It is only through being challenged by conflict that we learn, grow and advance as individuals, families, companies and societies. Therefore, a healthy family system processes conflict constantly. Well-managed conflict can lead to new approaches, innovative strategies, and resilience. In a family business, it is completely normal for deeply-caring individuals to struggle in coming to consensus over the governance, succession and growth of their enterprise. Sometimes, external factors that are beyond a family’s control can cause stress and conflict in their company. While there are no easy answers, it is absolutely possible for families to learn to manage family business conflict in constructive ways that ensure the success of their families – and their businesses.

Myth #2: A Family Business That Never Has Overt Conflict Is in Optimal Shape

The absence of overt conflict is often a cause for concern since it usually indicates that families are ignoring or avoiding difficult conversations because they worry that they will lead to disagreements. When families spend a lot of energy avoiding conflicts, it can often drain their enterprise of innovation and resilience, leaving them “stuck” in patterns that may no longer serve them well.

A stuck family system will miss valuable opportunities, because paralysis often prevents important decisions from being made (e.g. planning succession to the next generation, growing the business, adapting to new economic circumstances.) Furthermore, a stuck family can ultimately experience more severe strife and infighting than if they had acknowledged their differences earlier on and found ways to manage them.

Myth #3: Conflict at Work is Just About Work

Being family often complicates the management of conflict in business. In addition to managing the substantive business issues at hand, family members are trying to negotiate how they will stay together as a family in the process. Disputes in family enterprises are unique because these continuing relationships matter greatly, and parting ways is usually not an acceptable outcome for most family members.

Emotions run high in every family, and these emotions are amplified when a family experiences conflict over running the business. Sibling rivalry and complex struggles over power-sharing – along with rebellion – are all normal family processes that don’t show up in the average business, but they are common phenomena in family businesses. Ultimately, failing to acknowledge and manage the unique family aspect of these conflicts will lead to greater discord, and the wasting of precious business resources like time, money, human capital and the family’s good name.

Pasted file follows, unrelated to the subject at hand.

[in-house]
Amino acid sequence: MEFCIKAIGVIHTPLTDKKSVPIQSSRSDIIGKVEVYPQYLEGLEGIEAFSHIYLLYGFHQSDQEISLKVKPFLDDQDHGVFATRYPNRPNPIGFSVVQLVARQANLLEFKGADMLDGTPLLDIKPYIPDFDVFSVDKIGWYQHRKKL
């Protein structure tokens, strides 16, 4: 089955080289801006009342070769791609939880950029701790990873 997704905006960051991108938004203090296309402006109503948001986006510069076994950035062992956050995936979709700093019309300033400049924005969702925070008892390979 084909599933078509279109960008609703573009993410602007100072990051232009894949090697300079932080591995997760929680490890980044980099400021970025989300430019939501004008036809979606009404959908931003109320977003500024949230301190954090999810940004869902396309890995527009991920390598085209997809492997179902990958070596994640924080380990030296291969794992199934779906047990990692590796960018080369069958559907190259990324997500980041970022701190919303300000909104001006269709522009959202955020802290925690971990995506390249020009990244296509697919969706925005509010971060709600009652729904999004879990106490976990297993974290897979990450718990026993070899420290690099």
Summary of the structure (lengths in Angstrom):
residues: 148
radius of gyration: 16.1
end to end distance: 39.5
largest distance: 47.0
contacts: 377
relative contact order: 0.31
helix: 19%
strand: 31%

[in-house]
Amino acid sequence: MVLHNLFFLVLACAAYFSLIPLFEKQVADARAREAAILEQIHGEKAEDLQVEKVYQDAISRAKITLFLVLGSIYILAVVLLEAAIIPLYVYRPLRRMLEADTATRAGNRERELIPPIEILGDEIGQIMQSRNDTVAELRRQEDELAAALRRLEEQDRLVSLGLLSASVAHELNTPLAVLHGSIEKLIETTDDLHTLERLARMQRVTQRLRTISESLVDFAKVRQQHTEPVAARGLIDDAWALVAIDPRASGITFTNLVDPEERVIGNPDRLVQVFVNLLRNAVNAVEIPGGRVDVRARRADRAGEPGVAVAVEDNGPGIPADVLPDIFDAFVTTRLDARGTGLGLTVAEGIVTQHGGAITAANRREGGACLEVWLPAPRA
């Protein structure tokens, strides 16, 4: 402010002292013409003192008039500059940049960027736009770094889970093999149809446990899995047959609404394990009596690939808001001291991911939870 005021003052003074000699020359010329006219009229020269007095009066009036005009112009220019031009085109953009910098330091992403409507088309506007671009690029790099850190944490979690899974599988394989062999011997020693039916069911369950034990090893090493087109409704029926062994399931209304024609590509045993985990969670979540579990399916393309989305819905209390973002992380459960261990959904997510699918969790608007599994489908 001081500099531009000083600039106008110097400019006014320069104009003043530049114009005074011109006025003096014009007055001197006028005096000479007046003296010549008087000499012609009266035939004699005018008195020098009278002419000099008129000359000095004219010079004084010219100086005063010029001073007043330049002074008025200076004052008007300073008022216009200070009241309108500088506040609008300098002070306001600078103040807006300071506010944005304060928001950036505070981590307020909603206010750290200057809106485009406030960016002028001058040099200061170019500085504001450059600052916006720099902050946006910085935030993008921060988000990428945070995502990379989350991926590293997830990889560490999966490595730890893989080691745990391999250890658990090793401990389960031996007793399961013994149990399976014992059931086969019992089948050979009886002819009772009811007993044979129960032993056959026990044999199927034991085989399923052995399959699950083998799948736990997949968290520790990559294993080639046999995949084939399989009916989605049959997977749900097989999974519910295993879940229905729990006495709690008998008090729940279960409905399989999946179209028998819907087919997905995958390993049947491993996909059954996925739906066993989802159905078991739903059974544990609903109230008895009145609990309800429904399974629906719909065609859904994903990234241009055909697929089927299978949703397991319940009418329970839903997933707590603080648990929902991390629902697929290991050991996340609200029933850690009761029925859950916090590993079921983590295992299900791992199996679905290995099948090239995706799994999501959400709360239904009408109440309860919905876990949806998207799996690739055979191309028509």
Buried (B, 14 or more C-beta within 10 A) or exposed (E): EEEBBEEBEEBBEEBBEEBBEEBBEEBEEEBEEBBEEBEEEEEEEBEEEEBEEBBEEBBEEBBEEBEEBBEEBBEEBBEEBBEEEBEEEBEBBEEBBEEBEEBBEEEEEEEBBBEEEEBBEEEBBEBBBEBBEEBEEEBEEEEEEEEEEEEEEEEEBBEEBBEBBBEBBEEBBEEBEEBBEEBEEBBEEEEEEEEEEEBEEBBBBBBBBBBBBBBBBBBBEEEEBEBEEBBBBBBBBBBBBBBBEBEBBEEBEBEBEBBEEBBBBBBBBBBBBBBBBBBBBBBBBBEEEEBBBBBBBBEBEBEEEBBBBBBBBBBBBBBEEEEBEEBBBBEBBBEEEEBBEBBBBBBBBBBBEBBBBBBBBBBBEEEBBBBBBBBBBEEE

Myth #4: Family Members are the Only Ones Suited to Understanding and Handling Their Conflicts

While family members are most-definitely the experts on what is going on in their family business, being stuck usually comes with limited ability to see beyond themselves and find creative ways to move forward. In these situations, a trusted outside party can often offer new ways of analyzing the data and looking at the big picture. Seeking outside help with assessing and managing family conflict can enable stakeholders to gain new understanding and perspectives on their conflicts and work together to find ways to move forward.

Myth #5: Family Business Conflicts Need to Be Severe to Benefit from Conflict Management Guidance

When families gather to brainstorm and problem-solve in less stressful times, they often can discuss more “loaded” topics and better plan how they might handle a situation when it unexpectedly arises. This is a golden opportunity for forward-thinking families to convene and use their strengths and talents to plan for the future. There are many strategies and tools that families can deploy to help them manage unanticipated conflict and ensure that their enterprise will run smoothly.

Reprinted with permission. 



The Value of a Family Business MBA

Contributed by Christopher Pletcher, Cornell MBA ’16

Over two years ago, I made the decision to pursue a career working with my father-in-law in the family business, an industrial coatings application and testing company. At the same time, I enrolled in the two-year MBA program at the Johnson School at Cornell, knowing that I would be joining the company shortly thereafter. With graduation approaching this weekend, I’ve taken some time to reflect on how this decision to join the family business has impacted me over the course of my degree.

There were three amazing opportunities that came about because I had the foresight of the business in which I would be working after business school. These three areas were especially noteworthy due to their foundational influence on my personal development during school. Each provided a new perspective on the decision I had made.